By the Numbers
I saw these in a neighbor's yard, catching the late afternoon sun as Mary and I walked home from the post office.
After reading an article in Monday morning's St. Petersburg Times I spent part of the evening multiplying large numbers together and memorizing a pretty cool and quite old technique....
The article, Tom Marshall's Tables turned on math lessons, gives step-by-step instructions on using a lattice introduced by Leonardo "Fibonacci" Pisano in the 13th century.
In other words, what we're now calling "new" math. Or, in Mary's and my case, new "new" math, since "new" math was what we'd learned as kids. Only, it was the old "new" math. Which was quite different from today's "new" math, which dates back to the 13th century.
Mary took one look at the technique and thought of the abacus. Which makes sense, considering that Fibonacci's first mathematics classic was entitled Liber Abaci, which dates from 1202.
I visited the then-Soviet Union in 1981 and saw abacuses in use just about everywhere. That in itself astounded me, but even more so was the lightning speed at which people manipulated the beads. According to Totton Heffelfinger's & Gary Flom's The Bead Unbaffled: An Abacus Manual, the Russian abacus, called a schoty, was invented in the 17th century and differs in design from the Chinese abacus. Then there was the 10th century Mayan abacus, the nepohualtzitzin, designed on a base-20 system.
"Abacus is a Latin word meaning sand tray," say the authors. "The word originates with the Arabic 'abq', which means dust or fine sand. In Greek this would become abax or abakon which means table or tablet....The oldest surviving counting board is the Salamis tablet, used by the Babylonians circa 300 B.C."
Ever since I saw them in use I've been fascinated by them. I think maybe it's time I got one. I had quite a bit of fun playing with Fibonacci's lattice multiplication technique, not least because it was prettier than what I'd learned. And I've always thought the abacus was rather pretty. The fact that it's also quite functional makes it, well, irresistible.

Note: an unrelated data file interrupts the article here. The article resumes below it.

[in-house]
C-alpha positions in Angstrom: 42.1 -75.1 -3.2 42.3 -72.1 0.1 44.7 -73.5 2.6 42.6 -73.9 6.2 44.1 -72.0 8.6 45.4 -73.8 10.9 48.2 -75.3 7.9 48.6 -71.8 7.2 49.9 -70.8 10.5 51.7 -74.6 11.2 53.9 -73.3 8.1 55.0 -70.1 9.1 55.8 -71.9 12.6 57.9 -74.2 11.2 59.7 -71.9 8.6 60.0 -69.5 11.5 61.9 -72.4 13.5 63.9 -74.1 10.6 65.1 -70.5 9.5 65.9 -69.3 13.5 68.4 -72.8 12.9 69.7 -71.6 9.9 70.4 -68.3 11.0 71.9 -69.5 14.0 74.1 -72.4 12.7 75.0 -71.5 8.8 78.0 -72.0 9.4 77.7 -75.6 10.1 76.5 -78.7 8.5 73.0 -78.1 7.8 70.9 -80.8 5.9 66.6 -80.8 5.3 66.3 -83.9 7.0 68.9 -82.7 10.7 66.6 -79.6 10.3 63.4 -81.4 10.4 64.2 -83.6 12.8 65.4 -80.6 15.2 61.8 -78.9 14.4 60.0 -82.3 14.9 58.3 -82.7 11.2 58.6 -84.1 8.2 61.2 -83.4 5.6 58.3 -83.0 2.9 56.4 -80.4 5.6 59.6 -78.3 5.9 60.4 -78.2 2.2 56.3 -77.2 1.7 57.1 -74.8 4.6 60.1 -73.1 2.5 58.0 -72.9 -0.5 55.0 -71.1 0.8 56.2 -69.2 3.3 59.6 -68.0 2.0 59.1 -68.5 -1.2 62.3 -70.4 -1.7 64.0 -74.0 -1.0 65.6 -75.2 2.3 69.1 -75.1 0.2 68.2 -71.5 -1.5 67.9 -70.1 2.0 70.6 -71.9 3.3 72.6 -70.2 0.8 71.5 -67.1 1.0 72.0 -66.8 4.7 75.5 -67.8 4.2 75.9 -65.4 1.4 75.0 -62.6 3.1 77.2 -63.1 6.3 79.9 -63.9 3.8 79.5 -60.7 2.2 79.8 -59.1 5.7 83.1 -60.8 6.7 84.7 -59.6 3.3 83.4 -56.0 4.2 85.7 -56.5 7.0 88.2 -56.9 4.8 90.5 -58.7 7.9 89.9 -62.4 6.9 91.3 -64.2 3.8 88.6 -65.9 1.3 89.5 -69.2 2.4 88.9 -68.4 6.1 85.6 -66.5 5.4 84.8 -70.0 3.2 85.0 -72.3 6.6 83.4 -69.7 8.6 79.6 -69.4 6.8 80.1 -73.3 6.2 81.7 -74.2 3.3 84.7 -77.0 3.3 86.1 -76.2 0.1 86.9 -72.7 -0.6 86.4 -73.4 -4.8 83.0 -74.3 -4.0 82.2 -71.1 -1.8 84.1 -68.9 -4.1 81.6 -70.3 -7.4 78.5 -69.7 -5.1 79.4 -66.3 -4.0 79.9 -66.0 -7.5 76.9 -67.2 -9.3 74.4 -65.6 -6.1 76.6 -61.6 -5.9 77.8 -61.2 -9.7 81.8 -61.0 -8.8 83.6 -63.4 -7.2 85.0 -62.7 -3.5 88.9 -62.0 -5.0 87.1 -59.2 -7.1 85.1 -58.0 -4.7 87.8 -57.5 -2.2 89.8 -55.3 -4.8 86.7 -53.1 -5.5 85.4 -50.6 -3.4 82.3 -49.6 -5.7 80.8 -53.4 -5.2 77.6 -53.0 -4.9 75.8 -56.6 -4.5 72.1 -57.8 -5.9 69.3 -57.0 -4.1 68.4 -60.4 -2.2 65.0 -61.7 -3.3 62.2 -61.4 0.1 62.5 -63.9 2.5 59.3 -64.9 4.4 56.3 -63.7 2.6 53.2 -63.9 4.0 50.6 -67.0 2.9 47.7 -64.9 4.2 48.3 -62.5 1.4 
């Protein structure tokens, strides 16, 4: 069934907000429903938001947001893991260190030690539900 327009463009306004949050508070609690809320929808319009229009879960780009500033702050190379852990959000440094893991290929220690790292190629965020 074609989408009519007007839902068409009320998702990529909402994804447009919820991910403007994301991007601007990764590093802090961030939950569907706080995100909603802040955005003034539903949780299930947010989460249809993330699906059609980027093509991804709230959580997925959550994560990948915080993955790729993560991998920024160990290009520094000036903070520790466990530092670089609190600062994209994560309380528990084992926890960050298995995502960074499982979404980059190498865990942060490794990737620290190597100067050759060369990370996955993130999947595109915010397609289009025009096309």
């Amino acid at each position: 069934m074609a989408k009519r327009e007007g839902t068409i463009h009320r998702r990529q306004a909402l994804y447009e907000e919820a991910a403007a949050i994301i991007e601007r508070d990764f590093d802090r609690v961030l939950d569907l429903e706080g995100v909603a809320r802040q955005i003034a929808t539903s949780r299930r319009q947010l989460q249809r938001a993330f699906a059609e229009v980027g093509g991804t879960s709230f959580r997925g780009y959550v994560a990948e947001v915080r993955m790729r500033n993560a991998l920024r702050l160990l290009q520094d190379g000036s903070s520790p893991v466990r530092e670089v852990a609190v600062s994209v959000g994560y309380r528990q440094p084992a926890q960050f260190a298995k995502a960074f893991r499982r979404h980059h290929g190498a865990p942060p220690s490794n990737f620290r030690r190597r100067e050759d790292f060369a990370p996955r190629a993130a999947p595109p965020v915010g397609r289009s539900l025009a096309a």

I don't know which bird these tracks belong to. They were by our "post office pond," where I heard several birds calling, including killdeer.
I caught this sunset from the top of a rise during the walk home.
I was hoping to get a look at Sunday morning's triple planetary conjunction of Mars, Mercury, and Jupiter, but I didn't have a clear view toward the east. All were within a degree of each other, an event that last occurred in 1925 and won't happen again until 2053, according to this article (Associated Press, published in the Hartford Courant).
I did catch the Moon/Saturn conjunction, short of the Moon occulting Saturn.
Top row, L-R:
4:48 AM, 1/40-second exposure at f/8
4:47 AM, 1/5-second exposure at f/8
Bottom row, L-R:
6:12 AM, 1/10-second exposure at f/8
6:10 AM, 3"2-second exposure at f/5.6
All times are Eastern Time on Sunday, December 10, 2006.
The elongation of Saturn in the lower right shot is blurriness, not rings. Saturn is barely visible in the lower left-hand corner of the upper right and lower left photos.
The Moon's angle has changed due to its apparent movement resulting from the Earth's rotation. From our viewpoint, the sky turns by one degree about every four minutes. In the time between the top and bottom rows of shots, the sky turned about 21 degrees.
In addition, the Moon moves in its own sidereal orbit about 13 degrees each day. In the time between the top and bottom rows of shots, it moved about 3/4 of a degree on its way toward occulting Saturn: hiding the planet from view.
According to Fact Monster, Saturn was 1 degree 2 minutes south of the Moon at 5 AM on the 10th. The Moon measures a half-degree across.
A great animated .gif of a past lunar occultation of Saturn is here.
Kevin Rosero (omkevin) has a terrific shot of Sunday's Moon-Saturn conjunction here (his elongation of Saturn is rings!), and of the triple planetary conjunction here.